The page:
New Brace, Old Questions

IMG_5570I am so excited to report that Nick not only has his new brace but he is also wearing two shoes that are the same size thanks to the brace and shoe insert/filler. It was exciting and strange to see this for the first time on Tuesday. By next week Nick will be back to playing football and living his life without limitations. I am so grateful for that.


I promised families in our facebook group a post on the brace and that is coming. I am not sure it is going to be the answer for all fibular hemimelia kids because some kids have ankle motion and likely wont need it. Yesterday though a question sparked an over 60 comment discussion and that is on my mind today. The poster asked if anyone had faced amputation as an option after having done many surgeries for reconstruction. These discussions always spur further questions and one thing I end up coming back to is that the skill of your surgeon or your child’s surgeon will determine the outcome of the reconstruction option more than anything else. With physical therapy and parent compliance following close behind and being absolutely vital as well.

When Nick was a newborn we took him to a doctor in NYC, Dr. Al Grant. He was familiar with and had treated fibular hemimelia. We were lucky to get an accurate diagnosis and layout of treatment options right away. Dr. Grant suggested we go to Baltimore to get a second opinion from Dr. Paley. Grant was on the fence regarding what would be best for Nick. He subscribed to the idea that 2 toes meant amputate and 3  meant reconstruct. Nick has 3 toes but it looks like 2 because two are together.

The RIAO blew us away from the start. We got to see Dr. Standard, who had arrived there a few months earlier and Dr. Paley. At the end of the consult we asked Dr. Paley if Dr. Grant could do what he could for Nicholas. His response “I can’t tell you what he can do I can only tell you what I can do”, was an honest one and it reminds me of my constantly suggesting families in our group take their kids to an expert, at least for a consult and for treatment if they can. That’s what I know.

I cant say what any other doc can do, though I have read things on the group and received priveate messages and emails from families that recount some unfortunate examples of doctors trying to do what they can’t. I can share with confidence what Dr. Standard has done for Nick and so many other kids that I have seen for myself. Nicks fibular hemimelia is on the severe end of the spectrum and I am sure that Dr. Standard’s skill set and experience are the reason Nick has had the wonderful outcomes he has had. When things have not gone according to plan Dr. Standard was able to handle it. He makes it look easy but I know that’s not always the case. He knows fibular hemimelia. The newest way he knows fibular hemimelia is collaborating to create this brace for Nick and other fh kids with stiff/fused ankles. Years of treatment has helped him see what these kids need long term.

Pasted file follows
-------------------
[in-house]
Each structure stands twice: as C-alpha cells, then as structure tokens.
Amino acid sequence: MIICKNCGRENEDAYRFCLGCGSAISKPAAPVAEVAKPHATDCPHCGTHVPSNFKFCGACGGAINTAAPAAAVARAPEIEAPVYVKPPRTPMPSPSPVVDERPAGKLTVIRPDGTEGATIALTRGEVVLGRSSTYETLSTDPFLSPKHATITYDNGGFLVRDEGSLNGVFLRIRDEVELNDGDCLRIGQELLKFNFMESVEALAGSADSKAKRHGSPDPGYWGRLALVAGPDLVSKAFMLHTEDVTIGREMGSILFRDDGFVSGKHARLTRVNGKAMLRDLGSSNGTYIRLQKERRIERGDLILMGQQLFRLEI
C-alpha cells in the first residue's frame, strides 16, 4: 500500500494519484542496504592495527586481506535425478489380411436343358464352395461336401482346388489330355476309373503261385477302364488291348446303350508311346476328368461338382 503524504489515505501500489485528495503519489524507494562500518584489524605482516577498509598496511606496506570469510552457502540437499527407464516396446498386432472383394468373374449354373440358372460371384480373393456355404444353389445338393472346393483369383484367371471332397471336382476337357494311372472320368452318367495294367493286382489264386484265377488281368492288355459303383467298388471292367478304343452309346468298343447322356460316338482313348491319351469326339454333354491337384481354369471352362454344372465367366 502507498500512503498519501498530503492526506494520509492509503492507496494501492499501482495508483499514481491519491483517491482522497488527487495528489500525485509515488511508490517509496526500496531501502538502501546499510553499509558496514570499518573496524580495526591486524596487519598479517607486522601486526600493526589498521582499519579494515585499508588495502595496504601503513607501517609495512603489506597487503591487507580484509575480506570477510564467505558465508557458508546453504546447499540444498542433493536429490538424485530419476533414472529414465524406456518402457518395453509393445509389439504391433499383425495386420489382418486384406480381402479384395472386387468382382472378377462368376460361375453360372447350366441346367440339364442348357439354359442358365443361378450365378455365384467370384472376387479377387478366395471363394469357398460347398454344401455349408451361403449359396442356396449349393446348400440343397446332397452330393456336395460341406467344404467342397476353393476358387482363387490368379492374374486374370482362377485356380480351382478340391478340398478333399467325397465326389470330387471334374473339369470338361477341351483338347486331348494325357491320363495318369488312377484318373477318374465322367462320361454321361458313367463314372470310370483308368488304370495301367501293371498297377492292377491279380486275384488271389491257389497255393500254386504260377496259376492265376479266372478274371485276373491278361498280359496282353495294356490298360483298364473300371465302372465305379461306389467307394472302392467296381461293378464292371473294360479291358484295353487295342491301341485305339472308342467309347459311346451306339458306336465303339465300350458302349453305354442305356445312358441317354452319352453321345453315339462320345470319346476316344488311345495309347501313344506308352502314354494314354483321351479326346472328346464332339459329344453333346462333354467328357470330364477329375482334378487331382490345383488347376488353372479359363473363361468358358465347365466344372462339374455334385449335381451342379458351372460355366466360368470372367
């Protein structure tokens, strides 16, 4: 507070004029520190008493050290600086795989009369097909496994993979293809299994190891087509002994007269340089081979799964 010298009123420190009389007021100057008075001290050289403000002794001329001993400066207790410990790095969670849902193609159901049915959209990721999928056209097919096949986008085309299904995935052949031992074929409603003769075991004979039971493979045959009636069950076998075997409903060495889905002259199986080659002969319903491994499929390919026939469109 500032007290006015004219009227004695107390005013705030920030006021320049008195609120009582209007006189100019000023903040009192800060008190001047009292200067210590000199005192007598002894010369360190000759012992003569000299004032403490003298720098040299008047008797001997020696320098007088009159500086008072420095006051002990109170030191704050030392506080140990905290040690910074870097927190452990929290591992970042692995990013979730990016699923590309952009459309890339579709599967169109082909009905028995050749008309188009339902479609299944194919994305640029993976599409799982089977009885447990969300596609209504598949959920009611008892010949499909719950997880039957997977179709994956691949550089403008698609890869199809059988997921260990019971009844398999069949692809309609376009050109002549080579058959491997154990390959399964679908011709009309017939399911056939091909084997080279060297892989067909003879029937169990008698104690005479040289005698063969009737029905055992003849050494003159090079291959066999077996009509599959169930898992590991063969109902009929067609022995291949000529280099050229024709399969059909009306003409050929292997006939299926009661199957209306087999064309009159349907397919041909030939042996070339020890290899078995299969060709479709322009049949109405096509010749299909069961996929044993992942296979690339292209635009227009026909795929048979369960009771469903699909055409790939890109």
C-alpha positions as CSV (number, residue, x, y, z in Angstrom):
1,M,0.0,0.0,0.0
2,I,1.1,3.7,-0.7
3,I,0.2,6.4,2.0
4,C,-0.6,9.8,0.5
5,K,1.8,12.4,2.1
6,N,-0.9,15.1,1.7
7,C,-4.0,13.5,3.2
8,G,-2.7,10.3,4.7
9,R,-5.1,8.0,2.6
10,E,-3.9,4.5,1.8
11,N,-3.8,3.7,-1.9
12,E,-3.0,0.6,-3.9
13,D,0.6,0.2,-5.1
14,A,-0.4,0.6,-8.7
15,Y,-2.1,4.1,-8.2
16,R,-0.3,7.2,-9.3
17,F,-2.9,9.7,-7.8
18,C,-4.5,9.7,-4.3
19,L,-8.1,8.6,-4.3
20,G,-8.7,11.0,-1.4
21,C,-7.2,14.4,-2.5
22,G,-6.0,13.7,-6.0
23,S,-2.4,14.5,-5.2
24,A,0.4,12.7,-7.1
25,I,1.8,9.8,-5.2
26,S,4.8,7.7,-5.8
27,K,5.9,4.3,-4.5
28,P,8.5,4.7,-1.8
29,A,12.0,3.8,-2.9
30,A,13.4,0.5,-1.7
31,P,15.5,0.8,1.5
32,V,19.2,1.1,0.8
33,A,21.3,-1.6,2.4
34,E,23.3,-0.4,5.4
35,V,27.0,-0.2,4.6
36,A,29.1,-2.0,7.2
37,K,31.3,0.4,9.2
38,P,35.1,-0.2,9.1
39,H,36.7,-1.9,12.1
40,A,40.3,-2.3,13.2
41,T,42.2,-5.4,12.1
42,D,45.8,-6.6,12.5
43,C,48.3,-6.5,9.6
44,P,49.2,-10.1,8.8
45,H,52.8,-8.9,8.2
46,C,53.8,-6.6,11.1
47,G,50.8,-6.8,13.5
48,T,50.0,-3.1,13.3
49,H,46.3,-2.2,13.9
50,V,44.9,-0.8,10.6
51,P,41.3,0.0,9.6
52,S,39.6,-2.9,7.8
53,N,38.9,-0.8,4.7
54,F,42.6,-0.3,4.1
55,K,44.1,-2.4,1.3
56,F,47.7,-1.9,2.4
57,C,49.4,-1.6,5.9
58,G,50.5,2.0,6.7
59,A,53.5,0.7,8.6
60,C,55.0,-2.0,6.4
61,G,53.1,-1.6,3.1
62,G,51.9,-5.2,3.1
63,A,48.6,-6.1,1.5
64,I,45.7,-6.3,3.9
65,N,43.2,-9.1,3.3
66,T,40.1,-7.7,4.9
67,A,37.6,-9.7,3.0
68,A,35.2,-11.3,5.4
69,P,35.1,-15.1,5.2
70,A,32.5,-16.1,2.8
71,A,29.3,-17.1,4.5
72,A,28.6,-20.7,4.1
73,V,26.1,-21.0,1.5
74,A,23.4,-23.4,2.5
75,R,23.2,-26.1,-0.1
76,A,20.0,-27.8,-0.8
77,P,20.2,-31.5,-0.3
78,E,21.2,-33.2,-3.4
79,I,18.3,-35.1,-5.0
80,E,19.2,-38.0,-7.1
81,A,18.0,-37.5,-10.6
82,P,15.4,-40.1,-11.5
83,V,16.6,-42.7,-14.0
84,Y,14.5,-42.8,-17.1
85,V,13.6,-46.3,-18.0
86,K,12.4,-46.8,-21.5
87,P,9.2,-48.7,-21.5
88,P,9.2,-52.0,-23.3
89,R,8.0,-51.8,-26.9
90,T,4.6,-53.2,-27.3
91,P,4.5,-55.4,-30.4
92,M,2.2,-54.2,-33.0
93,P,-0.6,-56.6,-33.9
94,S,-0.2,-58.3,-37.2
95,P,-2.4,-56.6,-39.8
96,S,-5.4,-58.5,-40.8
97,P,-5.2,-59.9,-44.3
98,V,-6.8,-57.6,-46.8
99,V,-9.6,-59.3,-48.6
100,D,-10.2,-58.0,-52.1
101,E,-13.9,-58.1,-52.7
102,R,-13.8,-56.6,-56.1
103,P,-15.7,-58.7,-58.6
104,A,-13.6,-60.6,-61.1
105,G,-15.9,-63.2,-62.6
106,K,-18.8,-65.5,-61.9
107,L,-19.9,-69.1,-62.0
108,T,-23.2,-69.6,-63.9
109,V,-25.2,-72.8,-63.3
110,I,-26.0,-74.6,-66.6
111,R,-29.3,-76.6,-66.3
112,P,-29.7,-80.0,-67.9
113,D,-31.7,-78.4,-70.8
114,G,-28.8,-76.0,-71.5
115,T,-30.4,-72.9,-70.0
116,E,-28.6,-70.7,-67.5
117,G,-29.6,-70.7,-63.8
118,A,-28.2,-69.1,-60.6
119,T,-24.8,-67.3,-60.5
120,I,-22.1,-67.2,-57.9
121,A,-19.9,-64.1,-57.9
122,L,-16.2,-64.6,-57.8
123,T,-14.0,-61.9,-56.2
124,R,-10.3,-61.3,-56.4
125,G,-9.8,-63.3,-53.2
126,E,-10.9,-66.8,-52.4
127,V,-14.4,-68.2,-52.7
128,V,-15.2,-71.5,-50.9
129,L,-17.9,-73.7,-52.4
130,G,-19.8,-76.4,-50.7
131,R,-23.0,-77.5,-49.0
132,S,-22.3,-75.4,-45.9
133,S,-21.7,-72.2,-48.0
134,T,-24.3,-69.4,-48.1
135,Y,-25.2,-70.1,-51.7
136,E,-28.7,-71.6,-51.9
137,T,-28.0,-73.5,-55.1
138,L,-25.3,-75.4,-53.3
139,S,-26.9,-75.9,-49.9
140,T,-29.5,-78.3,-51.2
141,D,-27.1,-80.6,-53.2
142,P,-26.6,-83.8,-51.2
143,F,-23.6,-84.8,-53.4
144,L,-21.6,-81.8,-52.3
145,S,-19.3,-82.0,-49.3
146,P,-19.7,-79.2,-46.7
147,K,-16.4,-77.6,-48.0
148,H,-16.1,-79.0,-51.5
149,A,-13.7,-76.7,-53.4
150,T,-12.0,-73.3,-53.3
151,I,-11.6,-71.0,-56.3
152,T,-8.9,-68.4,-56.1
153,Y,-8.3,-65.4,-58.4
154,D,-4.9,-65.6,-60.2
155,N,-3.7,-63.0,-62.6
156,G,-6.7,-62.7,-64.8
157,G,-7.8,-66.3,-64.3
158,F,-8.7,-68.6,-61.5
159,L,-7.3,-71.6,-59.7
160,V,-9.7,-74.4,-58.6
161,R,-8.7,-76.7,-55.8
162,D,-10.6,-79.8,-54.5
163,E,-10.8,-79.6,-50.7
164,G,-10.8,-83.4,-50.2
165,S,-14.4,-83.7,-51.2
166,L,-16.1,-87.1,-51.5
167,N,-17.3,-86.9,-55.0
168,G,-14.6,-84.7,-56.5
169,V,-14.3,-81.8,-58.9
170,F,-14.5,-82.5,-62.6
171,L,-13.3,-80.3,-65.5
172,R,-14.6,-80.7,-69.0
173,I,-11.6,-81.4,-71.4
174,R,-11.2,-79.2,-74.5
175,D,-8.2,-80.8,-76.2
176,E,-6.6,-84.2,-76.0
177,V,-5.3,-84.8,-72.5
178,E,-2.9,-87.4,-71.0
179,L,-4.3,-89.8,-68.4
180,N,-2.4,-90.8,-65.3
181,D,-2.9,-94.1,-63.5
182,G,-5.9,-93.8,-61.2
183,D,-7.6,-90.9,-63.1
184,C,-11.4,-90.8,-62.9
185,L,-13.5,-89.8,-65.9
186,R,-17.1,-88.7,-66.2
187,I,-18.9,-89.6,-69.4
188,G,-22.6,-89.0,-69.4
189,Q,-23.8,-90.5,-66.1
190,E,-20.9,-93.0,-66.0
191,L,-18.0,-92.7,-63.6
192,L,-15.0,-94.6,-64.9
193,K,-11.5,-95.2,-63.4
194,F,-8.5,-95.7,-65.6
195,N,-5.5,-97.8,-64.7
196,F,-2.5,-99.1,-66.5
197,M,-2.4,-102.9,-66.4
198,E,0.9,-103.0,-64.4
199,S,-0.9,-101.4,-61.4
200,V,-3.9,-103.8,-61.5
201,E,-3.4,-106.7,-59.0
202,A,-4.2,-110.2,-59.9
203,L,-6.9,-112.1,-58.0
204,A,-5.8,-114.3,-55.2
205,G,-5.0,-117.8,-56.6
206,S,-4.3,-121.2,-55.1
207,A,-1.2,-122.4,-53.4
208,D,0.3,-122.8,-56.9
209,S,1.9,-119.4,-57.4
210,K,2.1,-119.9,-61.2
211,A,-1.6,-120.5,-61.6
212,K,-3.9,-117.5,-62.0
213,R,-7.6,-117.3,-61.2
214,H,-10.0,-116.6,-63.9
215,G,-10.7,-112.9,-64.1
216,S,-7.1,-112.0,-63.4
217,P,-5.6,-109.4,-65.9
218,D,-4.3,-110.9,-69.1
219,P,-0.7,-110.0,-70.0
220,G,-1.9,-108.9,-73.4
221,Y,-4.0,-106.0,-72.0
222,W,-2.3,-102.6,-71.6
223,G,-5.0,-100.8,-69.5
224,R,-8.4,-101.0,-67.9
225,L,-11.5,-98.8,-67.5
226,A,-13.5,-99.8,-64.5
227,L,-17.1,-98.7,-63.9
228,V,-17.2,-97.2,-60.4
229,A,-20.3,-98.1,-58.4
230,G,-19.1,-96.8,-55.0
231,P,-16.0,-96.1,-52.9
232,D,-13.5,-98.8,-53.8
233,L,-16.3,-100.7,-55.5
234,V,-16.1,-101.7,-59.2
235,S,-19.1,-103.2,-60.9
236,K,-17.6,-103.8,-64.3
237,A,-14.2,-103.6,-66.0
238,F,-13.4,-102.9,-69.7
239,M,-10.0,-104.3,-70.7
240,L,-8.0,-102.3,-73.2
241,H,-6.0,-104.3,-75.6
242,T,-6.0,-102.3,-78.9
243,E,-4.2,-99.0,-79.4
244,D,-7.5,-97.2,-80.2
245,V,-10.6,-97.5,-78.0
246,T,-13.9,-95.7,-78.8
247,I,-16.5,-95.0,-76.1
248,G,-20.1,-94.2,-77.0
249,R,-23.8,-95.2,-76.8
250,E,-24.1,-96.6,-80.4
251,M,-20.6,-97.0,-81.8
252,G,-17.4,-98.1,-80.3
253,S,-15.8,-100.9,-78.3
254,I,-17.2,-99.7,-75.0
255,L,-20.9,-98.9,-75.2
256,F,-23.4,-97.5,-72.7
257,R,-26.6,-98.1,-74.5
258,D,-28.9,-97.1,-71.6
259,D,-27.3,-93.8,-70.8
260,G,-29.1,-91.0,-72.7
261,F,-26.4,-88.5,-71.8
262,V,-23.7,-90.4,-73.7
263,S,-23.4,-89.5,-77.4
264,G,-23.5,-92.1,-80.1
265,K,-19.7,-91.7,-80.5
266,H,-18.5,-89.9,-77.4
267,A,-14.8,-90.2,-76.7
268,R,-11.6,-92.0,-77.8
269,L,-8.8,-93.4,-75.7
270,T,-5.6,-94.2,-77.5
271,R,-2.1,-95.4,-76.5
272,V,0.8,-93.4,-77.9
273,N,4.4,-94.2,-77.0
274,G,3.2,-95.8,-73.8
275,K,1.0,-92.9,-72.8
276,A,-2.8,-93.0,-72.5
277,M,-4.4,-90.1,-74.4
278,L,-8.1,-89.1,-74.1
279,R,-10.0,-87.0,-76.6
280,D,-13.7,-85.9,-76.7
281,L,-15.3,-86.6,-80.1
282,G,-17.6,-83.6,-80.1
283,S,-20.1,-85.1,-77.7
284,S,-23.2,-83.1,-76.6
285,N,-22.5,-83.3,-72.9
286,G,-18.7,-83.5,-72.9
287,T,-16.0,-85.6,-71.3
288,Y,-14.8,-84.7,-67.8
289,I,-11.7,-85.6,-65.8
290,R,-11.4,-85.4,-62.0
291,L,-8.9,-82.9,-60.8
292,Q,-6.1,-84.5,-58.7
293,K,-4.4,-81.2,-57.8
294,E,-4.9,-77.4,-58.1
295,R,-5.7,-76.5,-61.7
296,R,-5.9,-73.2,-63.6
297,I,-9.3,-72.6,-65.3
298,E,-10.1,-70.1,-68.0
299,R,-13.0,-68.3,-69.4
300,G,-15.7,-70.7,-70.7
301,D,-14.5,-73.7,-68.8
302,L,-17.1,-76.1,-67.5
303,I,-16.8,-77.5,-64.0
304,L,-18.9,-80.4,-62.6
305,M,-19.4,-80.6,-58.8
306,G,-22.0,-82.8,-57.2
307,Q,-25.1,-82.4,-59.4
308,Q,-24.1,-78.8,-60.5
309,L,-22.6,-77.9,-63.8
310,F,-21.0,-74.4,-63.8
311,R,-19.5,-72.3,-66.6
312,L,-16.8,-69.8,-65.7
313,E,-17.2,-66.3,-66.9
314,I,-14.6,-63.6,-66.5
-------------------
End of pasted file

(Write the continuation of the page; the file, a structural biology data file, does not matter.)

We didn’t plan on Nick needing a brace but I still consider this a wonderful outcome. The brace enables him to do what he wants and he still gets to wake up each day and stand on his own two feet. Lengthening and reconstruction is evolving just as prosthesis evolve for kids who have the amputation option. Nick’s brace is made with the same carbon fiber technology that some prosthesis are made of. I am so grateful technology seems to be moving fast enough to keep ahead of what my boy needs!



2 thoughts on “New Brace, Old Questions”

  1. I’m interested to see how the new brace works out. This is something we will consider when Billy is done growing (he still needs the foot support/moulding while he is growing due to his clubfoot wanting to revert back with growth/muscle imbalances). He will need a leafspring brace then, which is what your brace looks like, and if the carbon fiber can give him more bounce with his fused ankle, that would be great 🙂


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